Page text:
1024px-Traditional.Sunday.Roast-01We weren’t getting off so easily. During that year, my mother, sister, and I were living with our Uncle Ted and our two cousins, Jacky and Carol, while waiting for the arrival of our green cards so that we could emigrate to the States with our father, who was still in India. Uncle Ted, it turned out, was a fresh-air fiend, one of those parents who believed that children should spend as much time as possible in the Great Outdoors. So when, on the weekend, just as we were leaning back lazily, loosening our belts after a massive English Sunday roast with all the trimmings, Uncle Ted would invariably say, in hearty tones, “Who’s for a brisk country walk?” we would all groan, because we knew that it was a rhetorical question—we had no choice. We would turn appealingly to my mother, who wouldn’t let us off the hook, but sweetened the deal with the promise of tea and cakes when we returned; and so there was nothing for it but to put on our heaviest boots and plunge into the country lanes and byways with Uncle Ted.

It was always an adventure. Our sulks would be forgotten before we’d rounded the first bend and one of us had spotted our first artefact for the shelf back at home. We argued and speculated about everything we found, and eventually determined it to be an ancient Roman arrowhead, a nail from a hob-nailed boot, the tiny skull of a shrew, or an as-yet-undiscovered species of fern or fungus. We bore them proudly back home, covered in mud, like the rest of our persons, to be displayed on the special shelf, duly washed and labeled. And then we had tea and cakes.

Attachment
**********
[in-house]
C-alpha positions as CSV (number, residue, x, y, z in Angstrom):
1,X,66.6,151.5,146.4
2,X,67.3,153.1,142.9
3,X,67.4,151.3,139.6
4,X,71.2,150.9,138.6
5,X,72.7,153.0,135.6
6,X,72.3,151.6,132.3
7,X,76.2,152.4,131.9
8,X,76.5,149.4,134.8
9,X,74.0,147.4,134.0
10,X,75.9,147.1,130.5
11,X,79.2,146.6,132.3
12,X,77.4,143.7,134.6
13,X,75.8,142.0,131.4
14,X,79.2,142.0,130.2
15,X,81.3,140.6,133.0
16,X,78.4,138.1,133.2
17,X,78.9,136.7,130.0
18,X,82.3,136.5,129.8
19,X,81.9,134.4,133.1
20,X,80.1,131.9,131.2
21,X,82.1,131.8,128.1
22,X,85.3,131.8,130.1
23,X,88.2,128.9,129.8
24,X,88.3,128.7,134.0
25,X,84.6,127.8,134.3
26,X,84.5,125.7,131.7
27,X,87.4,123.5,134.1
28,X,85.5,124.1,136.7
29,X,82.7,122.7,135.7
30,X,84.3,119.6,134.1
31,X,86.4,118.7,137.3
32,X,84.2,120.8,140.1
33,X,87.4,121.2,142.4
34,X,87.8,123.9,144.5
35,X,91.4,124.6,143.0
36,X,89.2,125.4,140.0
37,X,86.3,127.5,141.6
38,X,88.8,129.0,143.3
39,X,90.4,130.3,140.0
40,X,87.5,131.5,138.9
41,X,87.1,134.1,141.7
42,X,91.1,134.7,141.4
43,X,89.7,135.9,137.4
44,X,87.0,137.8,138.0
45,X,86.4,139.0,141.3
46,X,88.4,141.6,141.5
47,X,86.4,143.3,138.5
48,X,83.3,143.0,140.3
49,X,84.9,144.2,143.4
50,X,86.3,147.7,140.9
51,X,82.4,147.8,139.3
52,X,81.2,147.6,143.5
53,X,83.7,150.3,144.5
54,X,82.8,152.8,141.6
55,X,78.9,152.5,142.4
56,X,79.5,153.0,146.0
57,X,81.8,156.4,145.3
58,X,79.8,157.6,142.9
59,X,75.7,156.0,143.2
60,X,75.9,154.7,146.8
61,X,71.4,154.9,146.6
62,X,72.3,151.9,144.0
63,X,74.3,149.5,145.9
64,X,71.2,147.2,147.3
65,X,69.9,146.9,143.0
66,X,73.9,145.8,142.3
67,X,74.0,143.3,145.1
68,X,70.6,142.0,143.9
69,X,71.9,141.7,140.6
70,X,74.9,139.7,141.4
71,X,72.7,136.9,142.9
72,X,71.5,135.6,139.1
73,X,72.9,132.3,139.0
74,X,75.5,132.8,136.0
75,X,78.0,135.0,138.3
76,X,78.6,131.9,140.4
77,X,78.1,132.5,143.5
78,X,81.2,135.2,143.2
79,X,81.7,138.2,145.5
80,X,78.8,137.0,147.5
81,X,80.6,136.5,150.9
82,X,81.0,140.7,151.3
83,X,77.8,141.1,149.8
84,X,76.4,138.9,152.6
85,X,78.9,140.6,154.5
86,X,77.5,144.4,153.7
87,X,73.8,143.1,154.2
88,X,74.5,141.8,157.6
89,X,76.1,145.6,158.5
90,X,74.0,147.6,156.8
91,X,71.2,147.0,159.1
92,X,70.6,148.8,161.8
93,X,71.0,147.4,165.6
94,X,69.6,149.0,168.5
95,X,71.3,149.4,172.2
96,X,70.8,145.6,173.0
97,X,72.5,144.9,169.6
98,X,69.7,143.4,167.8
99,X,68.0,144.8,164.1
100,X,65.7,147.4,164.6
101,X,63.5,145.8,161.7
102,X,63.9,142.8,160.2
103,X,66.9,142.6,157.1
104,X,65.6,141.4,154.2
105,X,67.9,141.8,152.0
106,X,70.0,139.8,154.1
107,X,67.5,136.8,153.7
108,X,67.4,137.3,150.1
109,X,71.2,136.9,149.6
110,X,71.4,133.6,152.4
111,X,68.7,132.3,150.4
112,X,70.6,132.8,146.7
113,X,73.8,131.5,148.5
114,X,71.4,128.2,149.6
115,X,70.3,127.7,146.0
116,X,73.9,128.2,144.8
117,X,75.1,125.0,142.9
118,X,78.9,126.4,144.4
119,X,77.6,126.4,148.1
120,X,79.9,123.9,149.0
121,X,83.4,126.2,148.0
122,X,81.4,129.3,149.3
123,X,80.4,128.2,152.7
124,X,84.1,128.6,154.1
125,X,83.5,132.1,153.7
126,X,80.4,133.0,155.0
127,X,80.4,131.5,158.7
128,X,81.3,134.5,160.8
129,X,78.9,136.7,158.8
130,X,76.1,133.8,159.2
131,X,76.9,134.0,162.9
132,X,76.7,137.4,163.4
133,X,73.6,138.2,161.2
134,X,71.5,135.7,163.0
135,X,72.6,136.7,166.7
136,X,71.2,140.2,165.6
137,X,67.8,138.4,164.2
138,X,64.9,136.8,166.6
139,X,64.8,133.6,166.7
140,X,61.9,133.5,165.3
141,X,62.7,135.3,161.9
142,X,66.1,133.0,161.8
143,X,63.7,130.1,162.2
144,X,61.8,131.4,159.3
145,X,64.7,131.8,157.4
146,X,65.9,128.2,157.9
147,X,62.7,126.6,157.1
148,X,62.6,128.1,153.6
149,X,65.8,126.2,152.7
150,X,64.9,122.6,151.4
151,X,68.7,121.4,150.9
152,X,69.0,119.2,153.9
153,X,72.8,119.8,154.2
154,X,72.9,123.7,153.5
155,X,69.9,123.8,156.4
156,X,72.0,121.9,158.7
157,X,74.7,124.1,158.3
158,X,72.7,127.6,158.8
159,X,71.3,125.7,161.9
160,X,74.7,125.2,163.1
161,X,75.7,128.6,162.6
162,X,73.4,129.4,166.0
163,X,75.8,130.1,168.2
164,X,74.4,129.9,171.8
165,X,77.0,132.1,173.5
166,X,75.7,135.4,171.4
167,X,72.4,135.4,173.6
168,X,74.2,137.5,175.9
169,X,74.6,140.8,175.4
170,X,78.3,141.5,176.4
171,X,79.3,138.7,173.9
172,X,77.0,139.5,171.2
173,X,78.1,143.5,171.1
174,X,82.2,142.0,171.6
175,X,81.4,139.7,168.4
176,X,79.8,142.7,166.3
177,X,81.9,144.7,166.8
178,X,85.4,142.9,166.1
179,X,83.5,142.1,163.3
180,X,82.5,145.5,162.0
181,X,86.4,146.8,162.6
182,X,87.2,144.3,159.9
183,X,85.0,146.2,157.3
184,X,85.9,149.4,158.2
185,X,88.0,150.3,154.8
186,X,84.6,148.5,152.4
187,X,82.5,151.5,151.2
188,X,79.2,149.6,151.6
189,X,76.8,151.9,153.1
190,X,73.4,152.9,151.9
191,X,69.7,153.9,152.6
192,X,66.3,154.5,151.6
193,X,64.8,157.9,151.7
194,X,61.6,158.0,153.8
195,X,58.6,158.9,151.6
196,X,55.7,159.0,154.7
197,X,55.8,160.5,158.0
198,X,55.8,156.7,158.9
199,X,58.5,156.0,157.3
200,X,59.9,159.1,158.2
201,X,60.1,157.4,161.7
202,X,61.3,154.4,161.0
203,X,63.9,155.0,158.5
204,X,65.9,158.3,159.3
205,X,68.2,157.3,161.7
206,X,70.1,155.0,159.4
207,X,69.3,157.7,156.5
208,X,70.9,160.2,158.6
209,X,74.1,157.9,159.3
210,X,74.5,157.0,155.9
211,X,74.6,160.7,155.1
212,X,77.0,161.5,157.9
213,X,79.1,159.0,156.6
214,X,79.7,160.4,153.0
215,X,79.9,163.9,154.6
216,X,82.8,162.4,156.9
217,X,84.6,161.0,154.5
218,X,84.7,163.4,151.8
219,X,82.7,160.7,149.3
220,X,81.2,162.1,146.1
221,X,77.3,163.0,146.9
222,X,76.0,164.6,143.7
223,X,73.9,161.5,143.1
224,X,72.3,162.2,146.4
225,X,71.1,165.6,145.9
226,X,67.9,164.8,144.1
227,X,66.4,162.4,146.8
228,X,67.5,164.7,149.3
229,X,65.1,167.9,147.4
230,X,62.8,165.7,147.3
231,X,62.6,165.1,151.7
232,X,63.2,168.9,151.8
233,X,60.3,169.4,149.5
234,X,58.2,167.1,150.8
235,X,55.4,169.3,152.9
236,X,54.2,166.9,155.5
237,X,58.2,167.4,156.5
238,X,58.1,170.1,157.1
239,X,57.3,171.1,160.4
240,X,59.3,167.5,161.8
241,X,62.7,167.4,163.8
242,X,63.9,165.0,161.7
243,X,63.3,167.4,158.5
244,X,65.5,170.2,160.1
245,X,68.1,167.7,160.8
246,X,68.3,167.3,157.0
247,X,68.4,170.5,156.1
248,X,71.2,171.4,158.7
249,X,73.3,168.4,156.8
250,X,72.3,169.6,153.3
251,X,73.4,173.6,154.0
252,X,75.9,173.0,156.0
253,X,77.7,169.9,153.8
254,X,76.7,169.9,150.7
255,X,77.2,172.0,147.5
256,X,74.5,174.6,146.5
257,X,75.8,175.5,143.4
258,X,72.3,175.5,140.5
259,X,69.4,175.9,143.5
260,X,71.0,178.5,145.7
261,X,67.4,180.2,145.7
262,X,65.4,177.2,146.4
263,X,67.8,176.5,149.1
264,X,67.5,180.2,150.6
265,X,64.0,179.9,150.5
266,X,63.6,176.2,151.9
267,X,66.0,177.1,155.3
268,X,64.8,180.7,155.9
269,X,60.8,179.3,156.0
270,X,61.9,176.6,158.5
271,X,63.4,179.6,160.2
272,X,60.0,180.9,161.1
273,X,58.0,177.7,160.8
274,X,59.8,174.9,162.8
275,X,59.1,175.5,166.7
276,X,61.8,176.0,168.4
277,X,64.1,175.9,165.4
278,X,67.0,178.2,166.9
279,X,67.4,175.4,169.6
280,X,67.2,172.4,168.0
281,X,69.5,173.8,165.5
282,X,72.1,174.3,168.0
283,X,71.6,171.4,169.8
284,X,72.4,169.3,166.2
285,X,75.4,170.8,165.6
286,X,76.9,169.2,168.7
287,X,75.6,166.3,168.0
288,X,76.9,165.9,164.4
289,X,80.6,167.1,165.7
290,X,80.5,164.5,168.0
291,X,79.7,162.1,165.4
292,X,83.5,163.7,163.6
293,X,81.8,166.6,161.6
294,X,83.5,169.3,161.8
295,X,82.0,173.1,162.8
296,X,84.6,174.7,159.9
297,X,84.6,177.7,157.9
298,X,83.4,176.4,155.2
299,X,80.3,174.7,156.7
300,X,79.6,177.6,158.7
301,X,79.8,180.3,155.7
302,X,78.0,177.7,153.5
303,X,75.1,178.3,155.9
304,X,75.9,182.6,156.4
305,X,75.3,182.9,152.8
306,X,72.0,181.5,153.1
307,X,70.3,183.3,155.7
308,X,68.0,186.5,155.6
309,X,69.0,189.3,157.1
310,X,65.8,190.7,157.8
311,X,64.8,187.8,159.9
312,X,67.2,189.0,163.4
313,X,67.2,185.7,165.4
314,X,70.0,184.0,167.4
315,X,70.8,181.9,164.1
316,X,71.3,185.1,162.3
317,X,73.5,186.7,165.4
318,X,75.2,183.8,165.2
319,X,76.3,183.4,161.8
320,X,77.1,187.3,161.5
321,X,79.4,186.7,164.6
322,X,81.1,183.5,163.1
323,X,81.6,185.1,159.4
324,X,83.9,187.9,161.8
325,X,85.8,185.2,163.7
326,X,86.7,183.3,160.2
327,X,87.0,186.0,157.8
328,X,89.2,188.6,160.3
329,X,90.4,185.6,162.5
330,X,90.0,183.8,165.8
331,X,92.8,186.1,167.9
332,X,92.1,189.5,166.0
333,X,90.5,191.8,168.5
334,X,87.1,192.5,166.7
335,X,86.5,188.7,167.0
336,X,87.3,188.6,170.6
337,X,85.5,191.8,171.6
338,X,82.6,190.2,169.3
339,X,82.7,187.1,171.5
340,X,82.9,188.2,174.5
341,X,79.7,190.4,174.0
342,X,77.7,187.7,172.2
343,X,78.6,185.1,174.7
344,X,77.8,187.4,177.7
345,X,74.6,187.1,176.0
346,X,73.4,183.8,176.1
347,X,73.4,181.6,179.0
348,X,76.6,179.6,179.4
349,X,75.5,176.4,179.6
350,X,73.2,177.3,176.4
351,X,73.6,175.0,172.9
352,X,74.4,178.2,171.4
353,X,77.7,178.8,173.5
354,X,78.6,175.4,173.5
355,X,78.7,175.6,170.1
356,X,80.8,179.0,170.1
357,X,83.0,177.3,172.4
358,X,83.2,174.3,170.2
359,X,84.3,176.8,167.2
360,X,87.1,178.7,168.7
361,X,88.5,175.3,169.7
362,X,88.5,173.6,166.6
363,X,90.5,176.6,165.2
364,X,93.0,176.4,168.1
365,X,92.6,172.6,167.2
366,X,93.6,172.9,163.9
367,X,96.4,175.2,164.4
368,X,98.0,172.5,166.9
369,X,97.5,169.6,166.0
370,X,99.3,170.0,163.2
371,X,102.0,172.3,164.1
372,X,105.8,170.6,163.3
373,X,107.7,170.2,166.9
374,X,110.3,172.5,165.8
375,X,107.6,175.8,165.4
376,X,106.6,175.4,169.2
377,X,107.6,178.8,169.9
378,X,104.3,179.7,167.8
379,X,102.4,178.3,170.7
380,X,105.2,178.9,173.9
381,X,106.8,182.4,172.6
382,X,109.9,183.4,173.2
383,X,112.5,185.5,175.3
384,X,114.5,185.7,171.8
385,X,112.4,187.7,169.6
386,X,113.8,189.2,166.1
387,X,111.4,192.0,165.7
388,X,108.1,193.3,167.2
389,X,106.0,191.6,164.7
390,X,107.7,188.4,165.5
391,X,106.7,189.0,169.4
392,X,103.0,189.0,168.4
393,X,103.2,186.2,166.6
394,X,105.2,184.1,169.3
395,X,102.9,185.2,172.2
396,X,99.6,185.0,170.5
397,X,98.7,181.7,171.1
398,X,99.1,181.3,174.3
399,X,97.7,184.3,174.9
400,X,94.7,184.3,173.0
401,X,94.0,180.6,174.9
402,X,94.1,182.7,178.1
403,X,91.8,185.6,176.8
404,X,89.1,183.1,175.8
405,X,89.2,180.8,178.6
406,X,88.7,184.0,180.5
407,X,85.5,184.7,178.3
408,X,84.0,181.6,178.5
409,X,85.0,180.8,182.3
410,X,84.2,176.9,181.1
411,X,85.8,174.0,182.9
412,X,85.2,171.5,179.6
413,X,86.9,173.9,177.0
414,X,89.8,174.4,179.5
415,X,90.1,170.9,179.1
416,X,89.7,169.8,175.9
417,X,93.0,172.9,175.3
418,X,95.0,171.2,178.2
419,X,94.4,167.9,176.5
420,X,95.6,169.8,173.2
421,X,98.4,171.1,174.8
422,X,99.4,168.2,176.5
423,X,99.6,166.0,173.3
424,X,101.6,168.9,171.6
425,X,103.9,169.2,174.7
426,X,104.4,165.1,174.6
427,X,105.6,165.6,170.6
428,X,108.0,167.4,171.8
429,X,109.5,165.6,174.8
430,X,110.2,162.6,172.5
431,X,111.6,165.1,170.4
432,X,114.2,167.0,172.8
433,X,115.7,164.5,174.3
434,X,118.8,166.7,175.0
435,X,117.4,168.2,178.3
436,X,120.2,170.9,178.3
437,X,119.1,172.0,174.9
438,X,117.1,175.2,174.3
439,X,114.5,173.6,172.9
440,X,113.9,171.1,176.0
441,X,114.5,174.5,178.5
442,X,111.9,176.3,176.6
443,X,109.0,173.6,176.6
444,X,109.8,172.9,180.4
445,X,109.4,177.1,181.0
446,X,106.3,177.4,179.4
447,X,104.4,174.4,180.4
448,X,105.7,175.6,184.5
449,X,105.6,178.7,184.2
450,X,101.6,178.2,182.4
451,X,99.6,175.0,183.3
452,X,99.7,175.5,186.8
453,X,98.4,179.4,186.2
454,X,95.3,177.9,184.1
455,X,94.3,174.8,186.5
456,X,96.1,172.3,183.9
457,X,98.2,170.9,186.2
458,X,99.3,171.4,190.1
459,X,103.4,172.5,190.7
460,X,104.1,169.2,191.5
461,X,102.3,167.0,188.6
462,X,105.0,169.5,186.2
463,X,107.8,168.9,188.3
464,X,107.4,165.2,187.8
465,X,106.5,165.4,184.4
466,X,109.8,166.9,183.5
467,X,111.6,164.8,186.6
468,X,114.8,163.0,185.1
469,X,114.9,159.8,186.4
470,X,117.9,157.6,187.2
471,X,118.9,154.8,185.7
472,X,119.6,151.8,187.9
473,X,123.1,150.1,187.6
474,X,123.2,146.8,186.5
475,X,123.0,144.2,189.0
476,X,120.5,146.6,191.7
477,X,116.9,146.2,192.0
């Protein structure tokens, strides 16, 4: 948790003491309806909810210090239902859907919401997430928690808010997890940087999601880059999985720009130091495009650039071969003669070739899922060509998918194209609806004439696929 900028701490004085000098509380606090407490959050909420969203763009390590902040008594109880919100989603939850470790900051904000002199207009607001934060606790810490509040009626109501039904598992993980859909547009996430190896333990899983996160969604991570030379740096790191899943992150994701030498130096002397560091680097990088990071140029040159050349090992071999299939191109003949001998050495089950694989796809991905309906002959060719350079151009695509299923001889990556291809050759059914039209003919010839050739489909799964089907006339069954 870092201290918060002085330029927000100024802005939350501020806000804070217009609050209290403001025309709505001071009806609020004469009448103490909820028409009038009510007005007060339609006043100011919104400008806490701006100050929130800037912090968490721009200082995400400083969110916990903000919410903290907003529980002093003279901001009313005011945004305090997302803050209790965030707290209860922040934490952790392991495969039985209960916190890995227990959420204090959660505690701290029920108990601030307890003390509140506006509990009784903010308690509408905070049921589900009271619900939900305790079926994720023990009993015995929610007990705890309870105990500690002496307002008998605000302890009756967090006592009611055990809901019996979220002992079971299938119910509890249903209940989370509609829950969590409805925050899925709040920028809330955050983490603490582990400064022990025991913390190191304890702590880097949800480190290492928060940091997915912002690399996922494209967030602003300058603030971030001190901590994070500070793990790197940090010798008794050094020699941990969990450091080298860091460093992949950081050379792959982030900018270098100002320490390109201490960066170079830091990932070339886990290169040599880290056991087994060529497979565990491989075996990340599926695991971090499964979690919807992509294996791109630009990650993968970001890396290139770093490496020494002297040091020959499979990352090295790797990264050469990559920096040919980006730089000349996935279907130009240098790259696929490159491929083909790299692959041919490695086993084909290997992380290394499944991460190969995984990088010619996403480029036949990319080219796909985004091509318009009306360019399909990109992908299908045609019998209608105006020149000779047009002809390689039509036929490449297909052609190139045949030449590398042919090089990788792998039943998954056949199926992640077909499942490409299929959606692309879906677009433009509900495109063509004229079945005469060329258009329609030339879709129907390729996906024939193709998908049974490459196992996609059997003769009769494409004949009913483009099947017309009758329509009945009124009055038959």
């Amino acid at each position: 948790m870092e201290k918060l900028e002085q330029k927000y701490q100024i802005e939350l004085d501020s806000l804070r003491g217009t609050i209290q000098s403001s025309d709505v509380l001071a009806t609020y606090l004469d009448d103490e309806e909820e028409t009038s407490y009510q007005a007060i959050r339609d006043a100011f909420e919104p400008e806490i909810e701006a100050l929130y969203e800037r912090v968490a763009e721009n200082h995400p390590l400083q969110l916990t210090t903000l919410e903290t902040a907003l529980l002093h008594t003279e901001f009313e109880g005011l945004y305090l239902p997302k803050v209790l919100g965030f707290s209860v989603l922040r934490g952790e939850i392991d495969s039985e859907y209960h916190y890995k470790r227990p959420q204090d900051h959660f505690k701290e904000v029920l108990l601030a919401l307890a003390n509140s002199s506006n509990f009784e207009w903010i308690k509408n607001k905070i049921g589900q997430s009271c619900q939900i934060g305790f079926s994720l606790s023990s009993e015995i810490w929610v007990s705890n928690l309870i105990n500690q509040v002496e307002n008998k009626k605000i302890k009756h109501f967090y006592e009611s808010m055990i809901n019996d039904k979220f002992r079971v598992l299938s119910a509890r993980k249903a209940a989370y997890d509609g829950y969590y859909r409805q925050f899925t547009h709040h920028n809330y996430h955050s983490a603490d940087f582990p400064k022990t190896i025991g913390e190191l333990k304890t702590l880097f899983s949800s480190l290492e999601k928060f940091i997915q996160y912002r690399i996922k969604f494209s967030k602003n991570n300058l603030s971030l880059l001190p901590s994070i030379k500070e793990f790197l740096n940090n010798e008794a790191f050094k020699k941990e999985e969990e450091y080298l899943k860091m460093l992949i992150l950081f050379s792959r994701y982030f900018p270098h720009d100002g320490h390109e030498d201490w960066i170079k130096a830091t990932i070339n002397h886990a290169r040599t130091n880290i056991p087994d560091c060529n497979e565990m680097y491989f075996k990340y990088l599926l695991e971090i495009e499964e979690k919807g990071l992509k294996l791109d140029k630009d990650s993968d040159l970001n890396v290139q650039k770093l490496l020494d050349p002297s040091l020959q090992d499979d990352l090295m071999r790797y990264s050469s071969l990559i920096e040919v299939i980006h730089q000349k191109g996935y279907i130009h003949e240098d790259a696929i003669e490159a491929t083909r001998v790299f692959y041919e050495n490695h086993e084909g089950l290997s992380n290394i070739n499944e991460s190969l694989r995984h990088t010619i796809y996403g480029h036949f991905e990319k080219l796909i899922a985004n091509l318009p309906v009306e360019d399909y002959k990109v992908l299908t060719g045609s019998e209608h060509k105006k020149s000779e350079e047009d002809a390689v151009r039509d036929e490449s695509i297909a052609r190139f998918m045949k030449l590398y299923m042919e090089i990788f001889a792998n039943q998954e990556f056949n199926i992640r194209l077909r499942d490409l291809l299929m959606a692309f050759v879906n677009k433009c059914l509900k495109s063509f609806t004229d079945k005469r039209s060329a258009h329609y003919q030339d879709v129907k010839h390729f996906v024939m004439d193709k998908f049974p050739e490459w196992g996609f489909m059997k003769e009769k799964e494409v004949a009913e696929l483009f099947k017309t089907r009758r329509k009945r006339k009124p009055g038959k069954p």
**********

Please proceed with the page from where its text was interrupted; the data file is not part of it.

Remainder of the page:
Britain is famous for its footpaths, and one can still ramble the length and breadth of the island on both short-and long-distance national trails. Much as I detest the self-important officiousness of school prefects, and root for the rebels who refuse to catch their deaths out in the rain simply because it’s supposed to be good for the character, I can’t help but applaud the parents who instill a love of the outdoors in their children.

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I just read a sad story in a British newspaper, reporting that some middle-class parents are refusing to let their children ramble around the countryside because they (the parents) can no longer read maps and, besides, their offspring might come home covered in mud.

Long live map-reading, and muddy boots, and the glorious Outdoors!

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365. Kindred

In blogs and blogging, Books, Britain, Family, India, Inter/Transnational, Stories, Words & phrases on April 14, 2016 at 8:35 pm

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  Theme: Bringing Me Joy